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The illustrious Carol Buchanan, my host Friday.

A last-minute change to the schedule:

Tomorrow (Friday), I’ll be taking part in a Q&A at author Carol Buchanan’s blog. Carol is the fabulously talented author of God’s Thunderbolt and Gold Under Ice, two books you should definitely read. And, as it turns out, she slings some pretty good questions, too.

Here’s where I’ve been so far on my virtual book tour, and where I’m going in the coming week:

Monday, January 24: A Word Please

Tuesday, January 25: 5:01 blog

Wednesday, January 26: The Book Inn

Thursday, January 27: Straight from Hel

Monday, January 31: Cherie Newman, host of the excellent “The Write Question” on Montana Public Radio, will give me the keys to her blog of the same name and let me hold forth on what it means to write in and of Montana.

Tuesday, February 1: My friend Jim Thomsen will host a Q&A with me in the form of a Facebook note. The interview will be simulcast on two authors’ blogs: R.J. Keller’s Ingenious Title to Appear Here Later and Kristen Tsetsi’s From a Little Office in a Little House.

Wednesday, February 2: One Book at a Time blogger Page Eberhardt will host me for an essay on where stories come from, as if I have any idea.

Thursday, February 3: The fellas over at 3 Guys, One Book will let me pitch in with an entry in their ongoing series “When We Fell in Love.”

Friday, February 4: I will wrap up at Coffee, Books and Laundry, hosted by Melissa Vasquez, where I’ll write about balancing readers’ expectations with following the muse wherever she leads.

There will be giveaways of signed books at every stop, so please follow along and throw in an entry.

I’ve been meaning to comment on this article from Snarkmarket for a few days. That I haven’t until now is just more proof that I’m a bit out of sorts.

The key bit:

Flow is the feed. It’s the posts and the tweets. It’s the stream of daily and sub-daily updates that remind peo­ple that you exist.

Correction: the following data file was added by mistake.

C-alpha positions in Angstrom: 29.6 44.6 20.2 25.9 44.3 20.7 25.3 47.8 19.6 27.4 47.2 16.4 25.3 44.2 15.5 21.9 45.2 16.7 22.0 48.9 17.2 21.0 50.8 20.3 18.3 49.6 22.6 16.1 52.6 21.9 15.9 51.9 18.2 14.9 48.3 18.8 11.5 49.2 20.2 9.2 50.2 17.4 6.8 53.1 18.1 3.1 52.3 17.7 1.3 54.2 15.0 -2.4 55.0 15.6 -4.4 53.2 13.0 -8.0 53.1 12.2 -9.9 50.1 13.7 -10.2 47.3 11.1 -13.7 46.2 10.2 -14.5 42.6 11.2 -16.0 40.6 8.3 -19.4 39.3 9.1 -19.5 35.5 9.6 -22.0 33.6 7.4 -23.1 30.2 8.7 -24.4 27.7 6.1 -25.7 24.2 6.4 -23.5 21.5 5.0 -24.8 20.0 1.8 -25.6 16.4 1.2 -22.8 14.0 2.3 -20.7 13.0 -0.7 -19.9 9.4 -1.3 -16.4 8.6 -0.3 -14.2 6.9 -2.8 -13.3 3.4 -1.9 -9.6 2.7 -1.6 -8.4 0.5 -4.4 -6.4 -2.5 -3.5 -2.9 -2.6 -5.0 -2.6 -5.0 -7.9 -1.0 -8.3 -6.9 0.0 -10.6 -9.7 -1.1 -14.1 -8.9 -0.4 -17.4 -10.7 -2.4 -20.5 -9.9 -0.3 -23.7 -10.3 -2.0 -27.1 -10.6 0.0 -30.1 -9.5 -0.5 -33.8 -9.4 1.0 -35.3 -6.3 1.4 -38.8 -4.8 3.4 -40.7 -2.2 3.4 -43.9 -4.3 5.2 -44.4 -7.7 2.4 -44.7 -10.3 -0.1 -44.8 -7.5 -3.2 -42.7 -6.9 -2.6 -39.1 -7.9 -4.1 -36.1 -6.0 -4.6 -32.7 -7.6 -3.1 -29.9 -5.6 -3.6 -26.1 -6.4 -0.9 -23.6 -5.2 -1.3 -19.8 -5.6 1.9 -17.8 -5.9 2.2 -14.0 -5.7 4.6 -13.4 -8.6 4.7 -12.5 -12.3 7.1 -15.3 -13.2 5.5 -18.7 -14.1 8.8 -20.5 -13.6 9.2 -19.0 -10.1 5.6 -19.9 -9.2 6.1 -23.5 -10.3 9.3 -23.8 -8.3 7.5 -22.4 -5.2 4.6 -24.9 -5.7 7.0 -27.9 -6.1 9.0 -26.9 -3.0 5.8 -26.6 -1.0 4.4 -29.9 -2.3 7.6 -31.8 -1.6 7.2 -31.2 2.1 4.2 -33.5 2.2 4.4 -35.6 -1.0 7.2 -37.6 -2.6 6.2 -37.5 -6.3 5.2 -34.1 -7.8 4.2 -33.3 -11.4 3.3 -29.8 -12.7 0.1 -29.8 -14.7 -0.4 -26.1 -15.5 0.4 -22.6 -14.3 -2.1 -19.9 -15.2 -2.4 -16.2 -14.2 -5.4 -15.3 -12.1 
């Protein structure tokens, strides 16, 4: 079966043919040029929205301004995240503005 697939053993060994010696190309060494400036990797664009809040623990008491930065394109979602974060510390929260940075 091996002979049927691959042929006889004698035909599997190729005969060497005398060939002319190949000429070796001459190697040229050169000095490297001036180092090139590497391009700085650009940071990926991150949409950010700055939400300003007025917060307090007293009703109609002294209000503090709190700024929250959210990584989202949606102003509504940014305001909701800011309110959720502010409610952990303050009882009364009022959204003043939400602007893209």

Stock is the durable stuff. It’s the con­tent you pro­duce that’s as inter­est­ing in two months (or two years) as it is today. It’s what peo­ple dis­cover via search. It’s what spreads slowly but surely, build­ing fans over time.

I feel like flow is ascen­dant these days, for obvi­ous reasons—but we neglect stock at our own peril. I mean that both in terms of the health of an audi­ence and, like, the health of a soul. Flow is a tread­mill, and you can’t spend all of your time run­ning on the tread­mill. Well, you can. But then one day you’ll get off and look around and go: Oh man. I’ve got noth­ing here.

But I’m not say­ing you should ignore flow! No: this is no time to hole up and work in iso­la­tion, emerg­ing after long months or years with your perfectly-polished opus. Every­body will go: huh? Who are you? And even if they don’t—even if your exquisitely-carved mar­ble statue of Boba Fett is the talk of the tum­blrs for two whole days—if you don’t have flow to plug your new fans into, you’re suf­fer­ing a huge (here it is!) oppor­tu­nity cost. You’ll have to find them all again next time you emerge from your cave.

Man, oh, man, do I ever understand this. With a recently released novel that I’m actively promoting — my schedule here — and a full-time job and a marriage and needy dogs and football and a Wii that simply must be played, I’m finding it more difficult than it’s ever been to just write.

I’m not, by the way, suggesting that anyone feel sorry for me. I’m the luckiest bastard in the world to have a novel and a full-time job and a marriage and needy dogs and a Wii that simply must be played. Thousands, perhaps millions, of people would trade places with me in a heartbeat, even if it meant taking on my horrible fashion sense. I get that.

I’m simply saying that I’m struggling with the balance. I’m sure I’ll find it. I have to find it. Aspiring writers are told at every juncture that they need to have a platform, that writing well isn’t enough, that they have to drum up interest in their work. All true, but also all beside the point if the work suffers.

Johnathon Schaech’s character in “That Thing You Do!”, Jimmy, got almost everything wrong in the movie — he walked away from Liv-Freakin’-Tyler! — but was unassailably correct on one thing:

“The point of all of this,” he tells Mr. White (Tom Hanks) while the manager is regaling the band with all the fun they’ll have in California, “is to make more records.”

Amen, Jimmy Mattingly.

Thus concludes today’s flow. Stock awaits.

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